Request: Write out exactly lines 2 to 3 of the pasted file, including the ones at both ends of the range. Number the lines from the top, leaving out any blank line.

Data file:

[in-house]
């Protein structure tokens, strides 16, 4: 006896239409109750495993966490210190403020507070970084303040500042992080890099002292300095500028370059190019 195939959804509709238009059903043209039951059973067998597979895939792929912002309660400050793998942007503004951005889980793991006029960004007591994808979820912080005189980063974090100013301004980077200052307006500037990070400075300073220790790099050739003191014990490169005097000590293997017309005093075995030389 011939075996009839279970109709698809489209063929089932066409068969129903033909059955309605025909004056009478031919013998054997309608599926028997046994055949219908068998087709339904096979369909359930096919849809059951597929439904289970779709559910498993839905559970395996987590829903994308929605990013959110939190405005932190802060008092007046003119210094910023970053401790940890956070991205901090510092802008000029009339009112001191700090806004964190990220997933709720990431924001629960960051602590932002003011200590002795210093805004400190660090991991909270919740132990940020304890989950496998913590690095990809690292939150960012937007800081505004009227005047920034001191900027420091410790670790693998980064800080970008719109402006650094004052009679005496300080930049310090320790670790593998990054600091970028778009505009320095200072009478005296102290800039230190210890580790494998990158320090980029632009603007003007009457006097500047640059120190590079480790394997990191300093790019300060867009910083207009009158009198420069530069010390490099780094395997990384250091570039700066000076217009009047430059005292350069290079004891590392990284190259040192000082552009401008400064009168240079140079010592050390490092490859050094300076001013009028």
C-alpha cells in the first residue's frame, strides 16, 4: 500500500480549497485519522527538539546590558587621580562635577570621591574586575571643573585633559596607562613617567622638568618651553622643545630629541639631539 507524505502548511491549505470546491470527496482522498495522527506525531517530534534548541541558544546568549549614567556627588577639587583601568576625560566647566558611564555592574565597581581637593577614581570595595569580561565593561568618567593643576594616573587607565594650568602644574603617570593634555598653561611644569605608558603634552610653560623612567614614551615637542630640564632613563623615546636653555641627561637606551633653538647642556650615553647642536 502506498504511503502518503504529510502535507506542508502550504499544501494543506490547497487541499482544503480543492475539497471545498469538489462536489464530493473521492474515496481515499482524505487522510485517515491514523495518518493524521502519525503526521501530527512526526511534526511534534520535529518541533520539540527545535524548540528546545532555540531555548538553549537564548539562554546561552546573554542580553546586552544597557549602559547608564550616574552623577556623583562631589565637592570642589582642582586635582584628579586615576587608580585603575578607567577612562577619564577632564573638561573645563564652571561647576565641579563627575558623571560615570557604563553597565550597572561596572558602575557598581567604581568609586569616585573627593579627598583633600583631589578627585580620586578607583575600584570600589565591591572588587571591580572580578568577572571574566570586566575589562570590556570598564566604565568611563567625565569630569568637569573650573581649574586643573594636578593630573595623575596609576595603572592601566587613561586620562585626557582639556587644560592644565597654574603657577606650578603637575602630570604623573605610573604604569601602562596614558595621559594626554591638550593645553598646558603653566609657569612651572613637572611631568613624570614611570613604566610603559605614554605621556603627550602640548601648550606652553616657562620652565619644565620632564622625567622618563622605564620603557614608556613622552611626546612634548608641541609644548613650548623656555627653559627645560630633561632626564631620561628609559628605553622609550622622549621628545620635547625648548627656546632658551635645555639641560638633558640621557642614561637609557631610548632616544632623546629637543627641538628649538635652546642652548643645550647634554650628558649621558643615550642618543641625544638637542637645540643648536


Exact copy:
């Protein structure tokens, strides 16, 4: 006896239409109750495993966490210190403020507070970084303040500042992080890099002292300095500028370059190019 195939959804509709238009059903043209039951059973067998597979895939792929912002309660400050793998942007503004951005889980793991006029960004007591994808979820912080005189980063974090100013301004980077200052307006500037990070400075300073220790790099050739003191014990490169005097000590293997017309005093075995030389 011939075996009839279970109709698809489209063929089932066409068969129903033909059955309605025909004056009478031919013998054997309608599926028997046994055949219908068998087709339904096979369909359930096919849809059951597929439904289970779709559910498993839905559970395996987590829903994308929605990013959110939190405005932190802060008092007046003119210094910023970053401790940890956070991205901090510092802008000029009339009112001191700090806004964190990220997933709720990431924001629960960051602590932002003011200590002795210093805004400190660090991991909270919740132990940020304890989950496998913590690095990809690292939150960012937007800081505004009227005047920034001191900027420091410790670790693998980064800080970008719109402006650094004052009679005496300080930049310090320790670790593998990054600091970028778009505009320095200072009478005296102290800039230190210890580790494998990158320090980029632009603007003007009457006097500047640059120190590079480790394997990191300093790019300060867009910083207009009158009198420069530069010390490099780094395997990384250091570039700066000076217009009047430059005292350069290079004891590392990284190259040192000082552009401008400064009168240079140079010592050390490092490859050094300076001013009028």
C-alpha cells in the first residue's frame, strides 16, 4: 500500500480549497485519522527538539546590558587621580562635577570621591574586575571643573585633559596607562613617567622638568618651553622643545630629541639631539 507524505502548511491549505470546491470527496482522498495522527506525531517530534534548541541558544546568549549614567556627588577639587583601568576625560566647566558611564555592574565597581581637593577614581570595595569580561565593561568618567593643576594616573587607565594650568602644574603617570593634555598653561611644569605608558603634552610653560623612567614614551615637542630640564632613563623615546636653555641627561637606551633653538647642556650615553647642536 502506498504511503502518503504529510502535507506542508502550504499544501494543506490547497487541499482544503480543492475539497471545498469538489462536489464530493473521492474515496481515499482524505487522510485517515491514523495518518493524521502519525503526521501530527512526526511534526511534534520535529518541533520539540527545535524548540528546545532555540531555548538553549537564548539562554546561552546573554542580553546586552544597557549602559547608564550616574552623577556623583562631589565637592570642589582642582586635582584628579586615576587608580585603575578607567577612562577619564577632564573638561573645563564652571561647576565641579563627575558623571560615570557604563553597565550597572561596572558602575557598581567604581568609586569616585573627593579627598583633600583631589578627585580620586578607583575600584570600589565591591572588587571591580572580578568577572571574566570586566575589562570590556570598564566604565568611563567625565569630569568637569573650573581649574586643573594636578593630573595623575596609576595603572592601566587613561586620562585626557582639556587644560592644565597654574603657577606650578603637575602630570604623573605610573604604569601602562596614558595621559594626554591638550593645553598646558603653566609657569612651572613637572611631568613624570614611570613604566610603559605614554605621556603627550602640548601648550606652553616657562620652565619644565620632564622625567622618563622605564620603557614608556613622552611626546612634548608641541609644548613650548623656555627653559627645560630633561632626564631620561628609559628605553622609550622622549621628545620635547625648548627656546632658551635645555639641560638633558640621557642614561637609557631610548632616544632623546629637543627641538628649538635652546642652548643645550647634554650628558649621558643615550642618543641625544638637542637645540643648536